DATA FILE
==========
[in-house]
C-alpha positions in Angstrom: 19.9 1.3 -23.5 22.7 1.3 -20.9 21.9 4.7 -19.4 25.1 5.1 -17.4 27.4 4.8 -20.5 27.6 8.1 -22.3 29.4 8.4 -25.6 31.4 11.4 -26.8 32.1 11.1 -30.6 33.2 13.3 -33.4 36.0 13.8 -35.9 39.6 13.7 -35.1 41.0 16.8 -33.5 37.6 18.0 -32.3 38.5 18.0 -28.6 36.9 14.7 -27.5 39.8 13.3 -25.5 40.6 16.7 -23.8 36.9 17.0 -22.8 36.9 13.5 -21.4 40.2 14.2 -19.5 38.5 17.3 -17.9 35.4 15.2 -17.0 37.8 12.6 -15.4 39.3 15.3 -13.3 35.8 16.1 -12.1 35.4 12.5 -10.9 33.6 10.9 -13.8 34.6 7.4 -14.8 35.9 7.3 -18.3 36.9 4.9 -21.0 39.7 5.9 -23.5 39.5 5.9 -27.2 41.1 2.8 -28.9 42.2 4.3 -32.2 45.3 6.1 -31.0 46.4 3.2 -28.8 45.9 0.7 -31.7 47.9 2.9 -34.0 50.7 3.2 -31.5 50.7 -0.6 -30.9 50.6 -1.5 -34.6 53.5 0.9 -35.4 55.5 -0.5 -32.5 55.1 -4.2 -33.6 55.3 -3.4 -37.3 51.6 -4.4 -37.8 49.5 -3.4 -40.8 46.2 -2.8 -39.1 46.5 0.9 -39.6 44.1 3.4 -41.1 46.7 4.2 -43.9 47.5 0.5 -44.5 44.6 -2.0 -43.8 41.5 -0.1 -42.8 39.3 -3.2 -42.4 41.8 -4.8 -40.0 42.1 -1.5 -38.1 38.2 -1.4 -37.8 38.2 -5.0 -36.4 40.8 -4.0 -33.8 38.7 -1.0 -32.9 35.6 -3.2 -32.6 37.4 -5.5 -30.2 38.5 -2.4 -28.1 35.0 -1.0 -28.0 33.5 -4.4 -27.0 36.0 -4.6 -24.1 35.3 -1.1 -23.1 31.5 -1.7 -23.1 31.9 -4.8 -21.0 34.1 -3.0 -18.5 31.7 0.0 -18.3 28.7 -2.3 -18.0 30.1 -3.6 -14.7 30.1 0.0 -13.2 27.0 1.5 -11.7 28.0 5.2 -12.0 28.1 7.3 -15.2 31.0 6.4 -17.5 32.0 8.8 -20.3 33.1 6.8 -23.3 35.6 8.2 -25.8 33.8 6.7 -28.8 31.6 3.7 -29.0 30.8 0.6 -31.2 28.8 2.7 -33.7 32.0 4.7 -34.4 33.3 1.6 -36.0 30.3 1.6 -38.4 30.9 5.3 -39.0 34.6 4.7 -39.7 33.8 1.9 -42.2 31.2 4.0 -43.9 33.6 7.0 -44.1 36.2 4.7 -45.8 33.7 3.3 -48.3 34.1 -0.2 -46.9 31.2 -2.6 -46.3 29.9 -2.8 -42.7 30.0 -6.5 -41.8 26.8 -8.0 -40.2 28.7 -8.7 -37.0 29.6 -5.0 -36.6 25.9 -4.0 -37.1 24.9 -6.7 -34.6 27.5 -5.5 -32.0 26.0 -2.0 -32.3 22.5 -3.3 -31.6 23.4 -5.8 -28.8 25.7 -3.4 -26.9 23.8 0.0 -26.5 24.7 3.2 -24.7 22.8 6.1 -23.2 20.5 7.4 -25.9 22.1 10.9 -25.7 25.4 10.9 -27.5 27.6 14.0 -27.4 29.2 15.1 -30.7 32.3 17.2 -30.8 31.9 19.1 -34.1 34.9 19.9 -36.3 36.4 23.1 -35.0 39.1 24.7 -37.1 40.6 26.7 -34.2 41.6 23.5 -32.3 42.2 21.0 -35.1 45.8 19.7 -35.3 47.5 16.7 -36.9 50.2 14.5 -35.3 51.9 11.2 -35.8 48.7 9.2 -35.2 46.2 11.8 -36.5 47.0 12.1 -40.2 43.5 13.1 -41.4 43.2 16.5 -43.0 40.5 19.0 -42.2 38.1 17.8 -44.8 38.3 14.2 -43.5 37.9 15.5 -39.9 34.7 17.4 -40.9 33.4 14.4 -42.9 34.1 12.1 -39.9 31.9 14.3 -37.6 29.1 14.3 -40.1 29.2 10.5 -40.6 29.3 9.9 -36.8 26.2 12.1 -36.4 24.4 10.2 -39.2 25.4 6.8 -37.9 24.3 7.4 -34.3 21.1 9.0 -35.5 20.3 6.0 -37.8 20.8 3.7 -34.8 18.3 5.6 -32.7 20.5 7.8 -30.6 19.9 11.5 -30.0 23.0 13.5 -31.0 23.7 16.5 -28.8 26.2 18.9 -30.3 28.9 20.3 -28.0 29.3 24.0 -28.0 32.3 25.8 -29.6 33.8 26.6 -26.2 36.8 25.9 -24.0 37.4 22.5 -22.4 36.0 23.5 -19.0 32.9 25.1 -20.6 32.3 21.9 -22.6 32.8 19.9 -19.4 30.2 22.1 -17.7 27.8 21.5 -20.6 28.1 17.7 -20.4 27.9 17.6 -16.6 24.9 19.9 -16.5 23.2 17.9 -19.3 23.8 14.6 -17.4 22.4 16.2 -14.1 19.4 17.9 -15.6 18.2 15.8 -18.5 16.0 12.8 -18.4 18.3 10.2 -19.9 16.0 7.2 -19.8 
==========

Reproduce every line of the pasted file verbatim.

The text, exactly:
[in-house]
C-alpha positions in Angstrom: 19.9 1.3 -23.5 22.7 1.3 -20.9 21.9 4.7 -19.4 25.1 5.1 -17.4 27.4 4.8 -20.5 27.6 8.1 -22.3 29.4 8.4 -25.6 31.4 11.4 -26.8 32.1 11.1 -30.6 33.2 13.3 -33.4 36.0 13.8 -35.9 39.6 13.7 -35.1 41.0 16.8 -33.5 37.6 18.0 -32.3 38.5 18.0 -28.6 36.9 14.7 -27.5 39.8 13.3 -25.5 40.6 16.7 -23.8 36.9 17.0 -22.8 36.9 13.5 -21.4 40.2 14.2 -19.5 38.5 17.3 -17.9 35.4 15.2 -17.0 37.8 12.6 -15.4 39.3 15.3 -13.3 35.8 16.1 -12.1 35.4 12.5 -10.9 33.6 10.9 -13.8 34.6 7.4 -14.8 35.9 7.3 -18.3 36.9 4.9 -21.0 39.7 5.9 -23.5 39.5 5.9 -27.2 41.1 2.8 -28.9 42.2 4.3 -32.2 45.3 6.1 -31.0 46.4 3.2 -28.8 45.9 0.7 -31.7 47.9 2.9 -34.0 50.7 3.2 -31.5 50.7 -0.6 -30.9 50.6 -1.5 -34.6 53.5 0.9 -35.4 55.5 -0.5 -32.5 55.1 -4.2 -33.6 55.3 -3.4 -37.3 51.6 -4.4 -37.8 49.5 -3.4 -40.8 46.2 -2.8 -39.1 46.5 0.9 -39.6 44.1 3.4 -41.1 46.7 4.2 -43.9 47.5 0.5 -44.5 44.6 -2.0 -43.8 41.5 -0.1 -42.8 39.3 -3.2 -42.4 41.8 -4.8 -40.0 42.1 -1.5 -38.1 38.2 -1.4 -37.8 38.2 -5.0 -36.4 40.8 -4.0 -33.8 38.7 -1.0 -32.9 35.6 -3.2 -32.6 37.4 -5.5 -30.2 38.5 -2.4 -28.1 35.0 -1.0 -28.0 33.5 -4.4 -27.0 36.0 -4.6 -24.1 35.3 -1.1 -23.1 31.5 -1.7 -23.1 31.9 -4.8 -21.0 34.1 -3.0 -18.5 31.7 0.0 -18.3 28.7 -2.3 -18.0 30.1 -3.6 -14.7 30.1 0.0 -13.2 27.0 1.5 -11.7 28.0 5.2 -12.0 28.1 7.3 -15.2 31.0 6.4 -17.5 32.0 8.8 -20.3 33.1 6.8 -23.3 35.6 8.2 -25.8 33.8 6.7 -28.8 31.6 3.7 -29.0 30.8 0.6 -31.2 28.8 2.7 -33.7 32.0 4.7 -34.4 33.3 1.6 -36.0 30.3 1.6 -38.4 30.9 5.3 -39.0 34.6 4.7 -39.7 33.8 1.9 -42.2 31.2 4.0 -43.9 33.6 7.0 -44.1 36.2 4.7 -45.8 33.7 3.3 -48.3 34.1 -0.2 -46.9 31.2 -2.6 -46.3 29.9 -2.8 -42.7 30.0 -6.5 -41.8 26.8 -8.0 -40.2 28.7 -8.7 -37.0 29.6 -5.0 -36.6 25.9 -4.0 -37.1 24.9 -6.7 -34.6 27.5 -5.5 -32.0 26.0 -2.0 -32.3 22.5 -3.3 -31.6 23.4 -5.8 -28.8 25.7 -3.4 -26.9 23.8 0.0 -26.5 24.7 3.2 -24.7 22.8 6.1 -23.2 20.5 7.4 -25.9 22.1 10.9 -25.7 25.4 10.9 -27.5 27.6 14.0 -27.4 29.2 15.1 -30.7 32.3 17.2 -30.8 31.9 19.1 -34.1 34.9 19.9 -36.3 36.4 23.1 -35.0 39.1 24.7 -37.1 40.6 26.7 -34.2 41.6 23.5 -32.3 42.2 21.0 -35.1 45.8 19.7 -35.3 47.5 16.7 -36.9 50.2 14.5 -35.3 51.9 11.2 -35.8 48.7 9.2 -35.2 46.2 11.8 -36.5 47.0 12.1 -40.2 43.5 13.1 -41.4 43.2 16.5 -43.0 40.5 19.0 -42.2 38.1 17.8 -44.8 38.3 14.2 -43.5 37.9 15.5 -39.9 34.7 17.4 -40.9 33.4 14.4 -42.9 34.1 12.1 -39.9 31.9 14.3 -37.6 29.1 14.3 -40.1 29.2 10.5 -40.6 29.3 9.9 -36.8 26.2 12.1 -36.4 24.4 10.2 -39.2 25.4 6.8 -37.9 24.3 7.4 -34.3 21.1 9.0 -35.5 20.3 6.0 -37.8 20.8 3.7 -34.8 18.3 5.6 -32.7 20.5 7.8 -30.6 19.9 11.5 -30.0 23.0 13.5 -31.0 23.7 16.5 -28.8 26.2 18.9 -30.3 28.9 20.3 -28.0 29.3 24.0 -28.0 32.3 25.8 -29.6 33.8 26.6 -26.2 36.8 25.9 -24.0 37.4 22.5 -22.4 36.0 23.5 -19.0 32.9 25.1 -20.6 32.3 21.9 -22.6 32.8 19.9 -19.4 30.2 22.1 -17.7 27.8 21.5 -20.6 28.1 17.7 -20.4 27.9 17.6 -16.6 24.9 19.9 -16.5 23.2 17.9 -19.3 23.8 14.6 -17.4 22.4 16.2 -14.1 19.4 17.9 -15.6 18.2 15.8 -18.5 16.0 12.8 -18.4 18.3 10.2 -19.9 16.0 7.2 -19.8 